• October 19, 2017

Putting the Puck in the Right Net — Part 1

Putting the Puck in the Right Net — Part 1

by Gordon McAlister, Communications Consultant

A player breaks free, skates unopposed toward the net, shoots, and scores – a goal for the other team. Clearly, not a part of the game plan. Why does it happen?  The player has become disoriented, failed to re-orient, and focus on the right goal. (This happens in other sports as well, but I’m in Minnesota.)

In the world of communication failing to put the puck in the right net happens all too often.

In communicating we may not have a stick, a puck, and a net, but we do have a message with a goal. In sports, be it net, basket, or hole, the goal is clearly pre-determined.

In effective communication we determine the goal.  To be effective we need to make the goal as clear and distinct as a hockey net, basketball hoop, or golf hole, so that we can orient, just as important re-orient, and focus what we are saying and doing to achieve our goal.

A simple practical way to do that is create clear one sentence answers to three questions.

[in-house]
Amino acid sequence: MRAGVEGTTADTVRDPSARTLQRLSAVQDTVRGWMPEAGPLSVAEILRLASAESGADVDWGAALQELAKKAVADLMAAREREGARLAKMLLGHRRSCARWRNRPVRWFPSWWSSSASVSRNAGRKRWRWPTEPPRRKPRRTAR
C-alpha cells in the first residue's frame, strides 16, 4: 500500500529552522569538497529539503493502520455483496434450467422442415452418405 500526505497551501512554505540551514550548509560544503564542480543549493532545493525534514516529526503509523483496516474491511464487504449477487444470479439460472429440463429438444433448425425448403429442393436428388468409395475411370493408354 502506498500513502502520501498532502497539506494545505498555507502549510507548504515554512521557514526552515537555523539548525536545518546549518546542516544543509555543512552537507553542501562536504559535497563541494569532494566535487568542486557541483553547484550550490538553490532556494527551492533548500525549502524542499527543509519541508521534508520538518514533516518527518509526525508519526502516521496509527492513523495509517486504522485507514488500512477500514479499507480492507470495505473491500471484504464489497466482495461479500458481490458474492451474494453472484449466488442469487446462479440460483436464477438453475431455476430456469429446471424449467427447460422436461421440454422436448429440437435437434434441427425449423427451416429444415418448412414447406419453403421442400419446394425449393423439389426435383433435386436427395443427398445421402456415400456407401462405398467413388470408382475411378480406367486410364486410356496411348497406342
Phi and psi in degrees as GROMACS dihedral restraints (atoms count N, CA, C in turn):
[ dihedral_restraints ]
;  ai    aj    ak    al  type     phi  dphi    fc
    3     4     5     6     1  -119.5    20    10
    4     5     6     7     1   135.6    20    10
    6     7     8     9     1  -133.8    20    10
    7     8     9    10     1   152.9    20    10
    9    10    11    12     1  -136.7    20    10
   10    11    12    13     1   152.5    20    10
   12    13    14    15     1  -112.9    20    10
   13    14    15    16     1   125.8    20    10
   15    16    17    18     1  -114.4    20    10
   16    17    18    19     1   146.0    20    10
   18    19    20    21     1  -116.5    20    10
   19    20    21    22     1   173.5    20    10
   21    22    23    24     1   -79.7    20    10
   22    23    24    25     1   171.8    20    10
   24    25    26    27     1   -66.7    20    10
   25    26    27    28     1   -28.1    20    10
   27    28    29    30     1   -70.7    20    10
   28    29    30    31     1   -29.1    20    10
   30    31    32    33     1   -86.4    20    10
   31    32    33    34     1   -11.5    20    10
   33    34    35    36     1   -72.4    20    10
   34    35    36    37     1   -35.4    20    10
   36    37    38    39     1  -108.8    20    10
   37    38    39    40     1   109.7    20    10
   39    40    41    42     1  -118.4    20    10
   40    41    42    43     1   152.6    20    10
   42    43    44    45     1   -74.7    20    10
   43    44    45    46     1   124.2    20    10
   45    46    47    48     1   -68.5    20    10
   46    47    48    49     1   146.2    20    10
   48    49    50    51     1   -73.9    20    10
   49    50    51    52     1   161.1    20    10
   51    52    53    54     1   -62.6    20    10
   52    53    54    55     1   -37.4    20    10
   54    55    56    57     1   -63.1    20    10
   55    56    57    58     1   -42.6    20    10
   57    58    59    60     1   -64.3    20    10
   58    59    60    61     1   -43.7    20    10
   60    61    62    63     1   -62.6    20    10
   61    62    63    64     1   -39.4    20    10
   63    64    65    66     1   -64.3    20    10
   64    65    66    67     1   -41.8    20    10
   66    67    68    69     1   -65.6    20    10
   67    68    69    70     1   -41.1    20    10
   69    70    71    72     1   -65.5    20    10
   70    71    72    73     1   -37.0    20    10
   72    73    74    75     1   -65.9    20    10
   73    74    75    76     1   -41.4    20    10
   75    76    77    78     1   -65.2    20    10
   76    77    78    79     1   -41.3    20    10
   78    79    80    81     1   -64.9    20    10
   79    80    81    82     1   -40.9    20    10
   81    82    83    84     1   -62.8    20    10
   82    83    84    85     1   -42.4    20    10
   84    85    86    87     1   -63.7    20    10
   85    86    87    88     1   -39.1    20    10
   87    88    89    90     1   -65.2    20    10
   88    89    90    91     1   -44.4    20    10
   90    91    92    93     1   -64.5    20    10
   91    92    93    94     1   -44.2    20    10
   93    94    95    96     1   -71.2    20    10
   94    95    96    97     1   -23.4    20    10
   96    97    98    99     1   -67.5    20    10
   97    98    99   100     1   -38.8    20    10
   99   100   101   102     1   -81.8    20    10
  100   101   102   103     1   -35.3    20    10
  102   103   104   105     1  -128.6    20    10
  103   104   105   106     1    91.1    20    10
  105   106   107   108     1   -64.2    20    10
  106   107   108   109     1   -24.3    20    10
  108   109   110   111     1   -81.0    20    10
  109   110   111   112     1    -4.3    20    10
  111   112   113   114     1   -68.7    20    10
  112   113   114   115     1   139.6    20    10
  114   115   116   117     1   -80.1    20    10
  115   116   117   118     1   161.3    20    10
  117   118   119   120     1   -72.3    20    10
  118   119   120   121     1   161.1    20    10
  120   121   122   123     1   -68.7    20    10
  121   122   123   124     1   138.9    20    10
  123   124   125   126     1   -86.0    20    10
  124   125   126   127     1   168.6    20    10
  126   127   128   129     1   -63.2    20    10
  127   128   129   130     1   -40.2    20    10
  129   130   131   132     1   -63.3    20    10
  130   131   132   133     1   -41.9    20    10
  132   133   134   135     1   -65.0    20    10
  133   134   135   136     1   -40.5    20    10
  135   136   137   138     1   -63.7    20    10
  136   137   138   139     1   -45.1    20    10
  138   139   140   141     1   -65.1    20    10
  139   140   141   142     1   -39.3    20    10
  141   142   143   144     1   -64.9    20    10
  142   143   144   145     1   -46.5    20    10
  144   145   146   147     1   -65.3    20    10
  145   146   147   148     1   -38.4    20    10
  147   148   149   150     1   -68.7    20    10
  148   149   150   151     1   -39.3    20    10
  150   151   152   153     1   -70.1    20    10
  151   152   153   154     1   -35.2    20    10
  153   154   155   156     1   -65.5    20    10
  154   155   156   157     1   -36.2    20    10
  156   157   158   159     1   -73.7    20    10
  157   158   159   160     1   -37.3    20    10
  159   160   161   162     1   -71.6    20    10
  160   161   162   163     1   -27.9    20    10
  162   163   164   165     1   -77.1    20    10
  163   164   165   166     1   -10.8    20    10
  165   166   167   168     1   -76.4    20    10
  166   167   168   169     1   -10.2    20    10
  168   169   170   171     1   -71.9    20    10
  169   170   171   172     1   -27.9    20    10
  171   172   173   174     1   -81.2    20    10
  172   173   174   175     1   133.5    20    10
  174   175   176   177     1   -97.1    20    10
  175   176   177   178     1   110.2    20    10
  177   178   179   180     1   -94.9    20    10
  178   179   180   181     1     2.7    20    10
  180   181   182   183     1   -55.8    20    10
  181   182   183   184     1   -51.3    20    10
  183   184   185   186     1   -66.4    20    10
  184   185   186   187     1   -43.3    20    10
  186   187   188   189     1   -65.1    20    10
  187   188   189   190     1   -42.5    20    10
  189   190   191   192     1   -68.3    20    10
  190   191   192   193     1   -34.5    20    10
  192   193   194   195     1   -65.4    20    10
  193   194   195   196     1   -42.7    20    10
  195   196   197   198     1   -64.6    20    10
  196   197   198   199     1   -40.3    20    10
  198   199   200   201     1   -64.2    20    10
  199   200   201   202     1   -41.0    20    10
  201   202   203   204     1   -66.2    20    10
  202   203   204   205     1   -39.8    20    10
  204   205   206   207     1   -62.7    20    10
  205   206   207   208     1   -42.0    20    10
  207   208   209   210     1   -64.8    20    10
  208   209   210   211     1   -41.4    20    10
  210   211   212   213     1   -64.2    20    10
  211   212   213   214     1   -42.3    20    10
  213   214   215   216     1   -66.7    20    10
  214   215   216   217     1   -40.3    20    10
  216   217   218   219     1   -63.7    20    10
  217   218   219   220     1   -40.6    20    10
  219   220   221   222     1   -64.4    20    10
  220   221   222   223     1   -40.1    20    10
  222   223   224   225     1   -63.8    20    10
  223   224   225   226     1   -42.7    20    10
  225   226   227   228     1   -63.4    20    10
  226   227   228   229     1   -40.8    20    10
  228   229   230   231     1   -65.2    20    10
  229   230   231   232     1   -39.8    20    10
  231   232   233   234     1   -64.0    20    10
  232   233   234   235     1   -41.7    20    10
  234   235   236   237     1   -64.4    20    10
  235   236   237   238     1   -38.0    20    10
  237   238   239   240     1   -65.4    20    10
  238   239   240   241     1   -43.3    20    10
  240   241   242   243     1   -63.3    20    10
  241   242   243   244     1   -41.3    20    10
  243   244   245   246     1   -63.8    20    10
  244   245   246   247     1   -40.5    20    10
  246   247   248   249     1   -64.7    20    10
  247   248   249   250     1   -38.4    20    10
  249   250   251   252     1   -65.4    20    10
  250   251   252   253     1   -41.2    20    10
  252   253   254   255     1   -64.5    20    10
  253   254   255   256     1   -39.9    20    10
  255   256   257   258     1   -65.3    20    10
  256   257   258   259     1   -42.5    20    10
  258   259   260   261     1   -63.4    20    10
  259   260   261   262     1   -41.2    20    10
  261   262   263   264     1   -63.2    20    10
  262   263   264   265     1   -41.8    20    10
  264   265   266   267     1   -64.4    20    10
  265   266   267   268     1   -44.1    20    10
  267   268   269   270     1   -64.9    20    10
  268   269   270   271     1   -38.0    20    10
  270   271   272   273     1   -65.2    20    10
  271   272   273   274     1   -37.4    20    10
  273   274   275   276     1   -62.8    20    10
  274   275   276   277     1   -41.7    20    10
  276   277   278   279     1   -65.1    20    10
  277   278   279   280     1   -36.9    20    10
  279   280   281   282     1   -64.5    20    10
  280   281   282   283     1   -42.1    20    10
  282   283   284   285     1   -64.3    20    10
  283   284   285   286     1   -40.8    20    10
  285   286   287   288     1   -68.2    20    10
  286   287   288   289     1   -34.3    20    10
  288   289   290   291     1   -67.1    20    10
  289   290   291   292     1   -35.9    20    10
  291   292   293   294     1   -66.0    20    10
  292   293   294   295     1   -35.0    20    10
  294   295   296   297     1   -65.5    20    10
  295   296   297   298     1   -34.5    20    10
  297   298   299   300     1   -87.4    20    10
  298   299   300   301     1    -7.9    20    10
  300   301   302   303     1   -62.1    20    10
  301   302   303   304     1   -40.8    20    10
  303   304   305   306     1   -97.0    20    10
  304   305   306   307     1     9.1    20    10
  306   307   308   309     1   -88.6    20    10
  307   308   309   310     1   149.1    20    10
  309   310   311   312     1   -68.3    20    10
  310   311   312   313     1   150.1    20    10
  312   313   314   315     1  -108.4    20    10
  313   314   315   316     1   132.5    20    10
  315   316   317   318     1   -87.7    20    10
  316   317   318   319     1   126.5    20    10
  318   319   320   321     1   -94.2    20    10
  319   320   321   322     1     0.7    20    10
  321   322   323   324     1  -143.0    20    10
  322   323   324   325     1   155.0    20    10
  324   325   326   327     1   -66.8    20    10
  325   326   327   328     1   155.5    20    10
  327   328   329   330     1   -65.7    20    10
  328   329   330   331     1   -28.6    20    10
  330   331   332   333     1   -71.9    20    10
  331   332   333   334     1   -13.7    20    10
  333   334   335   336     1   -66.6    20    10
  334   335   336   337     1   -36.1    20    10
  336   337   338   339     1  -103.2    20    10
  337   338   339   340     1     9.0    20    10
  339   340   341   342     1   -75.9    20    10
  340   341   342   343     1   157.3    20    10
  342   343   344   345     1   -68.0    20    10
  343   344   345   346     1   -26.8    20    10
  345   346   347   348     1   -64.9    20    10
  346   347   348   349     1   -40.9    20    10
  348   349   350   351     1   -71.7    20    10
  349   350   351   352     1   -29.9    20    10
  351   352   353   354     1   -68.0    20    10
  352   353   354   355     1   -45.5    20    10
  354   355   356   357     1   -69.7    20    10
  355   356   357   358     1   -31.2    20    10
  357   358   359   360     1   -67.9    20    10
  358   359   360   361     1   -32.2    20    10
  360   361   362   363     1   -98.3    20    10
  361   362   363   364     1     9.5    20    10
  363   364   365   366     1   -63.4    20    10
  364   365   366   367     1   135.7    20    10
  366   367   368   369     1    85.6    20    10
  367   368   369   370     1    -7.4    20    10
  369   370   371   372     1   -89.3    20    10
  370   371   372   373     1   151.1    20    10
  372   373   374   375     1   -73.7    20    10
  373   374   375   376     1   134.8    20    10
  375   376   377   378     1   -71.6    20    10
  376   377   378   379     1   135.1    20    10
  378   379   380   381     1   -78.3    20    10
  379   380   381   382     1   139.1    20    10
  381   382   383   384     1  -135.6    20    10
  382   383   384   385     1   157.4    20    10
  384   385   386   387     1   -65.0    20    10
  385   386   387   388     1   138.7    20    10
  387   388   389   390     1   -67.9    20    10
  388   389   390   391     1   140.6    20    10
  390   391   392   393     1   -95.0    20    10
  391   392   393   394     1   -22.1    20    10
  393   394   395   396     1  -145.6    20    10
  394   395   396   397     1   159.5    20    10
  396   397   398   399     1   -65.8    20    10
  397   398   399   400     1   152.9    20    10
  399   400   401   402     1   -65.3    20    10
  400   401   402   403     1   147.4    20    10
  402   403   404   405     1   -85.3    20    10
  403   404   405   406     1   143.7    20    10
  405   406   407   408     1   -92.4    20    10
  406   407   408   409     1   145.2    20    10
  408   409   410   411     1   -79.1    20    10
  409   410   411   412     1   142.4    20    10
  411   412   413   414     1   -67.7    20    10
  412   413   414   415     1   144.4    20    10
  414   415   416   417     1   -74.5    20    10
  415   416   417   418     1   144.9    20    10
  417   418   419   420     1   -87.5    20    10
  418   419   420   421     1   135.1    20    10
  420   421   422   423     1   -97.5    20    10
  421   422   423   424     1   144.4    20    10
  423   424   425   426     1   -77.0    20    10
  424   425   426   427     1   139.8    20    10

“As a result of my communication –

  1. What do I want the other person or people to think?
  2. What do I want them to feel?
  3. What do I want them to do?”

Clearly answer these three specific questions, continually orient, re-orient, and focus what you are saying to achieve those outcomes, and you’ll put the puck in the right net every time.

Wayne Gretsky’s famous comment is, “You miss every shot you don’t take.” I’d add, “and every shot that isn’t aimed at the right goal.”

Illustration using this post:

What do I want you to think? “Asking and answering these three questions sounds like a good idea, I’ll give it a try preparing for my next meeting.”

What do I want you to feel? Positive and hopeful about the outcome of using the three questions to create clear goals.

What do I want you to do?

Use the three questions when you are creating content for your next meeting.

Next time in Part 2 we’ll look at effective communication, goals and purpose.

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